The language began, as most constructed languages do, with a coalescing of diverse ideas in a prioritized way, but interestingly, this constructed language was initially opened up to the entire Perl 5 community in an “RFC” process which Larry Wall and others then boiled down into an essential list of features from which Larry wrote the first Apocalypses, the core statements of the goals, shape and specifics of the language.6

Perl 6’s most obvious influences are from Perl 5, C++/Java, Haskell and Smalltalk. Its lesser influences are legion, ranging from CommonLisp on the niche historical side to Python on the modern and popular side.

Typically, related languages are broken down into loose (and sometimes highly varying) categories7, 7.1 of:

  • jargon - A simple set of adopted or invented words.
  • pidgins - A pseudo-language that has no native speakers, but erupts from the interaction between two or more existing languages. Typically has little syntactic difference from its root language.
  • creole - A hybridization of two or more languages that has native speakers.
  • dialect - As discussed above, but typically with much more syntactic and structural differences than a pidgin.
  • language - Again, as discussed above, but with the implication that there is a “language barrier” between speakers of different languages, or at least a significant enough cultural barrier as to serve the same purpose.

It is clear that Perl 6 would minimally meet the criteria for a creole, as it will (may even already) have native speakers (people whose first programming language was Perl 6). It also meets the requirements of a dialect, having substantial structural differences between it and any one of its contributing languages. These differences range from the simple meaning of %, @ and $ to the entirety of its meta-object system (which, just to confuse the point, has been partially back-ported to Perl 5).

So that leaves us with only one distinction to make: can Perl 5 programmers read Perl 6 code and visa versa?

I’m going to say a highly qualified “no”. It’s true that code like this is not only readable in both languages, but means the same (or largely the same) thing:

my $x = 10;
my @y = sort(0..($x-1));

But this is a contrived similarity. The fact that the above is more naturally written, in Perl 6, as:

my $x = 10;
my @y = (^$x).sort;

highlights how even highly similar code differs substantially.

But to look at a more typical piece of Perl 6 code (from a previous article):

sub primes() {
    (2,3,*+2 ... *).grep: {.is-prime}

It’s probably not unreasonable to expect a programmer in any language to be able to more or less puzzle out what’s going on here, but there are so many individual language constructs that the Perl 5 programmer will be unfamiliar with that they are going to have to guess based on context, rather than understand, just as the Python or C++ programmer would.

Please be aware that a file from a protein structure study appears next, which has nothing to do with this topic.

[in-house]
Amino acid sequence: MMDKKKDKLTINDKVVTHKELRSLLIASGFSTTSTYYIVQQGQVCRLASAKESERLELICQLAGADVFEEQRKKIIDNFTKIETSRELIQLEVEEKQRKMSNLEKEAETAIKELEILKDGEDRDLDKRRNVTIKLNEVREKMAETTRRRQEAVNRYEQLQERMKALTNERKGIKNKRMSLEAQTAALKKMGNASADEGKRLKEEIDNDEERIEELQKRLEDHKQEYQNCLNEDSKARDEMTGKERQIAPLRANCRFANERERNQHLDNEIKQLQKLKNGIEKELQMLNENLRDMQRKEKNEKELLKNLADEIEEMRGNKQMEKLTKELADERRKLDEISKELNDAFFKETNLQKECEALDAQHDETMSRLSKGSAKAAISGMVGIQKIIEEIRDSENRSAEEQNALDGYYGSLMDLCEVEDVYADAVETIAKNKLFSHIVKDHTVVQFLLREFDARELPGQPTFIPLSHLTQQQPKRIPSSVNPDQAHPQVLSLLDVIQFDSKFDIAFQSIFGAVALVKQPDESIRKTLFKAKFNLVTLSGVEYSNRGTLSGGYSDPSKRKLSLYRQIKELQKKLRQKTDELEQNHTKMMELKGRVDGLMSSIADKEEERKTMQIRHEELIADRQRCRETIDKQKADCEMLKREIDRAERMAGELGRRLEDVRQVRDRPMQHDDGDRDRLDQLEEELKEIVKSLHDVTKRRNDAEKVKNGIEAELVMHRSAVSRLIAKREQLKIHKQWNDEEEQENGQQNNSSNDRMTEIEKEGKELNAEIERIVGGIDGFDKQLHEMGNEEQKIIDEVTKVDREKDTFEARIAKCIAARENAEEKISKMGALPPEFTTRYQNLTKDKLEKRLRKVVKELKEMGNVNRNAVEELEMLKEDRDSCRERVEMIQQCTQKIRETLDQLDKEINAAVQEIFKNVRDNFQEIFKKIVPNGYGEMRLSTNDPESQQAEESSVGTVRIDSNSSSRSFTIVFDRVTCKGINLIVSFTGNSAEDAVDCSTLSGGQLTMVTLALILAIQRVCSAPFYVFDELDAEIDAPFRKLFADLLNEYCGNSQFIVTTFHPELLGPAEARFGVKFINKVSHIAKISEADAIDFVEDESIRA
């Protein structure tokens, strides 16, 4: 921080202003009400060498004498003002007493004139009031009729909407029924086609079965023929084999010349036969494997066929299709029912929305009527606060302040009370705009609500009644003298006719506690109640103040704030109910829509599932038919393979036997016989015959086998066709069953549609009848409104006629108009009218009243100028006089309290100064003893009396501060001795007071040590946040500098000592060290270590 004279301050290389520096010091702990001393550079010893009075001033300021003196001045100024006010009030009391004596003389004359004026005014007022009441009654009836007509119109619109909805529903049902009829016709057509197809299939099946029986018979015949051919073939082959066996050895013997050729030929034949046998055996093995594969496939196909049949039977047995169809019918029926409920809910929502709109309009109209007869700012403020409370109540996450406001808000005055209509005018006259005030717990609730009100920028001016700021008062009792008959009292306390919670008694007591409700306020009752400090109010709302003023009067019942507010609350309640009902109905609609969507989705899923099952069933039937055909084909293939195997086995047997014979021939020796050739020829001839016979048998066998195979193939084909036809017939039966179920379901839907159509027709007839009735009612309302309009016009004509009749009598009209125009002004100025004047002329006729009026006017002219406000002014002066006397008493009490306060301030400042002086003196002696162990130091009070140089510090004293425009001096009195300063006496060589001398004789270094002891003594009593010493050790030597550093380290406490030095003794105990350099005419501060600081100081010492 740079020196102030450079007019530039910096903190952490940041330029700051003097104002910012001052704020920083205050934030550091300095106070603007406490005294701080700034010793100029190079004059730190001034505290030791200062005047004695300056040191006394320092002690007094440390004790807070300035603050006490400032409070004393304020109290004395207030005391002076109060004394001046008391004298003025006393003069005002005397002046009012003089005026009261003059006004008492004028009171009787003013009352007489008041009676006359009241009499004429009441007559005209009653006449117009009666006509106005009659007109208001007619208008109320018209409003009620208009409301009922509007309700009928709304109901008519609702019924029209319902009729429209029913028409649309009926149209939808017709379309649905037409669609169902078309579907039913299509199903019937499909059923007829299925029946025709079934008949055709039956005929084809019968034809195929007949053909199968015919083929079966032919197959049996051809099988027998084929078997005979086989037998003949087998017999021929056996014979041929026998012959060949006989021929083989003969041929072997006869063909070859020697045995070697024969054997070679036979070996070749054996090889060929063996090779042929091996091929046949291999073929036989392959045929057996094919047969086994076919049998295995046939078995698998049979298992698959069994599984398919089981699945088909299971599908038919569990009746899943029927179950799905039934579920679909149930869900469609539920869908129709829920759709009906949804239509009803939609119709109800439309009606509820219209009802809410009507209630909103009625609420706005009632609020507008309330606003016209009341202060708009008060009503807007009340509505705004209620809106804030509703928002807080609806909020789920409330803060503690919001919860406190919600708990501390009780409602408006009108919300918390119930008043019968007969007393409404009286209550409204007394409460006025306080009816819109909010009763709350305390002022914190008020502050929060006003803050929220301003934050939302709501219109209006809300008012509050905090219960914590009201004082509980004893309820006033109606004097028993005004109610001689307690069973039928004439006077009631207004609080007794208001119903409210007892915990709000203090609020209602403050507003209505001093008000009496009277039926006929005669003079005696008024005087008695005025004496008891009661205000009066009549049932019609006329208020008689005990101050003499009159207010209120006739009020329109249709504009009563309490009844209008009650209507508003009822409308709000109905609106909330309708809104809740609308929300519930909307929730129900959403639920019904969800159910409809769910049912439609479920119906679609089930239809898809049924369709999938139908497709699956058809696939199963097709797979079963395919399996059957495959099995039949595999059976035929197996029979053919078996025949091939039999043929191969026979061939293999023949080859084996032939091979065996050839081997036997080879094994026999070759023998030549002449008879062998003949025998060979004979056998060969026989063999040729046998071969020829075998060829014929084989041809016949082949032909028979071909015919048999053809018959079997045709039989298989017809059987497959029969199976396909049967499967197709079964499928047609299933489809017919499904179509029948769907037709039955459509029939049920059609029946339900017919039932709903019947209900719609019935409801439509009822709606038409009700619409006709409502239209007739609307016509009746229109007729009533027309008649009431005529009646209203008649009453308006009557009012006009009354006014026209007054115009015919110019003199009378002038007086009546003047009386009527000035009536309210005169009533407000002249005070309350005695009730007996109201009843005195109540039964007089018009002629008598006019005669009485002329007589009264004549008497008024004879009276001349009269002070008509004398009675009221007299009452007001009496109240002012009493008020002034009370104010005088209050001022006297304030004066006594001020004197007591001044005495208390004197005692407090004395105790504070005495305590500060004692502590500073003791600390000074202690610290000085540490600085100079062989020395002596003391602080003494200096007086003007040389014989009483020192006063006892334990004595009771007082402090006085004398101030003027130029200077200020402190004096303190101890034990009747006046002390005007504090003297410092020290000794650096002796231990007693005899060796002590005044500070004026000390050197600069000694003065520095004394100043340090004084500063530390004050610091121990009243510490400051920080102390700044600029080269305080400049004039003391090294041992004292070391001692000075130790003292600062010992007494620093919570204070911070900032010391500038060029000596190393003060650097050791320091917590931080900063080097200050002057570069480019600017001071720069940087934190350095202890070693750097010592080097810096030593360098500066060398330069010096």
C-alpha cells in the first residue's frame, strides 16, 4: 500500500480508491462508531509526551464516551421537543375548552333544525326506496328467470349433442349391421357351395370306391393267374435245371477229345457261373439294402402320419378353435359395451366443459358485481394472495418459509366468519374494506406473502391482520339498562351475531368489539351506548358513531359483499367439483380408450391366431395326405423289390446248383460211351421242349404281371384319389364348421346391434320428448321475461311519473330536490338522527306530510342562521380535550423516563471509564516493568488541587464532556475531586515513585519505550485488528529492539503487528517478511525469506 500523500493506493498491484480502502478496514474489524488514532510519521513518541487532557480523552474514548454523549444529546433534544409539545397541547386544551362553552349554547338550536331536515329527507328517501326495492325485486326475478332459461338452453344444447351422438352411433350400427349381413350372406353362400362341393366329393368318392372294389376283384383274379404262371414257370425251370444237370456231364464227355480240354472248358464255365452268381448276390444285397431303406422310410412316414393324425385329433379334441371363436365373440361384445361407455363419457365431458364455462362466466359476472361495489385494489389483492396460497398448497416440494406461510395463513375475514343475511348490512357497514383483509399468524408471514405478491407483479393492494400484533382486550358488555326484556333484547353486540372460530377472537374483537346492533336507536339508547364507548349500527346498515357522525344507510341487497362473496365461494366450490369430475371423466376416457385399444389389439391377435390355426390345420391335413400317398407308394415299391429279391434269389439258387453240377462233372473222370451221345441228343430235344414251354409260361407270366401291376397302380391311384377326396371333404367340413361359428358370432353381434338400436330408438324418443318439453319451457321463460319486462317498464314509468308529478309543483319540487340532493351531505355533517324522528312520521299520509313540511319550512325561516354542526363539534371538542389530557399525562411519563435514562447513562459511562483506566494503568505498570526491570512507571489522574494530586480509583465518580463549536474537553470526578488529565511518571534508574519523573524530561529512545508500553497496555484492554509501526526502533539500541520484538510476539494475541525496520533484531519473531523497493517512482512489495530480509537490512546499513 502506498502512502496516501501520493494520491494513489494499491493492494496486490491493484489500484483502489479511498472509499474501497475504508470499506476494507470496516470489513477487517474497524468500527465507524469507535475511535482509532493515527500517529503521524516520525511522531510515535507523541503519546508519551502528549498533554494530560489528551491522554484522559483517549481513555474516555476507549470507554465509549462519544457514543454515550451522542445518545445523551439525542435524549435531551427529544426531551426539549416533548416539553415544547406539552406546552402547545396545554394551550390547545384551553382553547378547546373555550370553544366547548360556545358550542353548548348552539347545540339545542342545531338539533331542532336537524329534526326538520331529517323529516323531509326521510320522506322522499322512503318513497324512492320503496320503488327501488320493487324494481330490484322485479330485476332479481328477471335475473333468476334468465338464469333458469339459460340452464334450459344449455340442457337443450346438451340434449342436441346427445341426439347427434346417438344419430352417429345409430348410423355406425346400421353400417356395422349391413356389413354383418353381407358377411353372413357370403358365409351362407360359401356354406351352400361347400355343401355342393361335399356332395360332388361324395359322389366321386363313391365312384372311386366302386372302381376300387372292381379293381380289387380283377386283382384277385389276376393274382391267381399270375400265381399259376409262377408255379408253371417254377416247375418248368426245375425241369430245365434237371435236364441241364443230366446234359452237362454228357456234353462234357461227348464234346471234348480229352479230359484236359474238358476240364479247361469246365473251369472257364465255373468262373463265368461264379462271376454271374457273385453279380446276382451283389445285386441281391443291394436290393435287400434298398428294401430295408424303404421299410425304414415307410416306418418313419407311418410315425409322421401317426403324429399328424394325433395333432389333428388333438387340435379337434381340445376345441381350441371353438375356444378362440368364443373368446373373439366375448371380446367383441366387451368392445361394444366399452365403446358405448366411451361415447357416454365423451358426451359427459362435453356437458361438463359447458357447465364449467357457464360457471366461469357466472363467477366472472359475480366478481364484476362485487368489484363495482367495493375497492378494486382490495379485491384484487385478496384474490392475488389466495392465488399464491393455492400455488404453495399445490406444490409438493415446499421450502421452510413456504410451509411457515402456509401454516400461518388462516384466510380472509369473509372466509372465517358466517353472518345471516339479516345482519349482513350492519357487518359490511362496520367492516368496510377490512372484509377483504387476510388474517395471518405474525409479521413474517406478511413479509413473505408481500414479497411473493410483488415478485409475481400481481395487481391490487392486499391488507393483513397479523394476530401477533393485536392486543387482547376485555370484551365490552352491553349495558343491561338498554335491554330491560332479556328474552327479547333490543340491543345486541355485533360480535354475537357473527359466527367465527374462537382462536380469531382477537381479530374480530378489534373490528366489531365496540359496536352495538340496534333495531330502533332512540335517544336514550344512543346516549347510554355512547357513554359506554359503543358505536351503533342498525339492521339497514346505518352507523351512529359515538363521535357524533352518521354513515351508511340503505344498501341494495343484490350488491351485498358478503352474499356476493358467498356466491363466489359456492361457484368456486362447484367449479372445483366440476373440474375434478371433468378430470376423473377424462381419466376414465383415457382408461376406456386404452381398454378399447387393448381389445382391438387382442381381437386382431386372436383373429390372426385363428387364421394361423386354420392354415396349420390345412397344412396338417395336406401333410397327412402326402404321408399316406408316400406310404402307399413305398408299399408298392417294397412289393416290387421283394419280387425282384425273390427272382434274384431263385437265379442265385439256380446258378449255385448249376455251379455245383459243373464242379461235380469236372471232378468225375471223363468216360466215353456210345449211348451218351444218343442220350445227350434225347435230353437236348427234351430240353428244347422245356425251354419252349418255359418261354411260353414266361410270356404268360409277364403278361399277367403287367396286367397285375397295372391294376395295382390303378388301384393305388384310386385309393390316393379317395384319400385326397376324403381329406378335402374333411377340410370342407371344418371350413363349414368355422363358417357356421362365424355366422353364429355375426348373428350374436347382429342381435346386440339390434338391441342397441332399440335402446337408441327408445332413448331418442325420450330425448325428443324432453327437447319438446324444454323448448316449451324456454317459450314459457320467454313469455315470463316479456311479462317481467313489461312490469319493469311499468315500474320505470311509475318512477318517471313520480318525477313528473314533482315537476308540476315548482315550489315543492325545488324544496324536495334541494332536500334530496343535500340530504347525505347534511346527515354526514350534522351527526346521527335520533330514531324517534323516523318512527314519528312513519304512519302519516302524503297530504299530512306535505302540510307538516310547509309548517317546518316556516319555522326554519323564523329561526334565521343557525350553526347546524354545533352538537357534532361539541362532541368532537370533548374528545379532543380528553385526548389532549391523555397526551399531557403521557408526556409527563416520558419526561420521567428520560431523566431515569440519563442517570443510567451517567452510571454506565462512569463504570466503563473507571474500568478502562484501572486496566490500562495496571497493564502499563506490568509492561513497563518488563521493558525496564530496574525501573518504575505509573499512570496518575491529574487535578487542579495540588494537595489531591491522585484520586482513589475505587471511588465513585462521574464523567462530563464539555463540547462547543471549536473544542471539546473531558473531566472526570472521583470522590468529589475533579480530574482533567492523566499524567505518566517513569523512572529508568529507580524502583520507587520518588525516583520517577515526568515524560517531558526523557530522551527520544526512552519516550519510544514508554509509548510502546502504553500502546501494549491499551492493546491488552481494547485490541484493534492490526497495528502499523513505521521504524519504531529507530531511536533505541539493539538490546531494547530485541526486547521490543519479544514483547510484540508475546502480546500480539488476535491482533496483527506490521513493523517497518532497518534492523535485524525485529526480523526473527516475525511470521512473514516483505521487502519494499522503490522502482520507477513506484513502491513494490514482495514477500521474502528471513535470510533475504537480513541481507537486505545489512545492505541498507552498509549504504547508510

To me, this strongly suggests that Perl 6 is, in fact a language in its own right, not merely a dialect of Perl 5. But now we come to the question of culture. Is the separation of the cultures significant enough to warrant solidifying that conclusion. Here I think it’s less up to question.

The question you have to ask is this: would the two ever “re-join” willingly? There are some practical issues, there, but ignoring those, I think the answer is “no”. Perl 5 is happy being Perl 5 and its users don’t necessarily want to be Perl 6. And obviously ditto the other way around. In fact, Perl 6 has many users who don’t like Perl 5 and never programmed in it!

This, I think cements the answer: Perl 6 is not a dialect of Perl 5. They are both Perl, surely, but they are not merely dialects.


  1. Haugen, Einar. “Dialect, Language, Nation 1.” American anthropologist 68.4 (1966): 922-935.
  2. Wolfram, Walt. “Language ideology and dialect: Understanding the Oakland Ebonics controversy.” Journal of English Linguistics 26.2 (1998): 108-121.
  3. Rickford, John. “LSA Resolution on the Oakland “Ebonics” Issue.” Linguistic Society of America 1 (1997).
  4. The Slashdot Interview With Larry Wall. Slashdot (July 18, 2016)
  5. Stria, Ida. “Inventing languages, inventing worlds. Towards a linguistic worldview for artificial languages.” (2016).
  6. Wall, Larry. Apocalypse 1: The Ugly, the Bad, and the Good. (April 2, 2001)
  7. Mühlhäusler, Peter. Pidgin and creole linguistics. Oxford: Blackwell, 1986.
    1. via: Muysken, Pieter, and Norval Smith. “The study of pidgin and creole languages.” Pidgins and creoles: An introduction (1995): 3-14.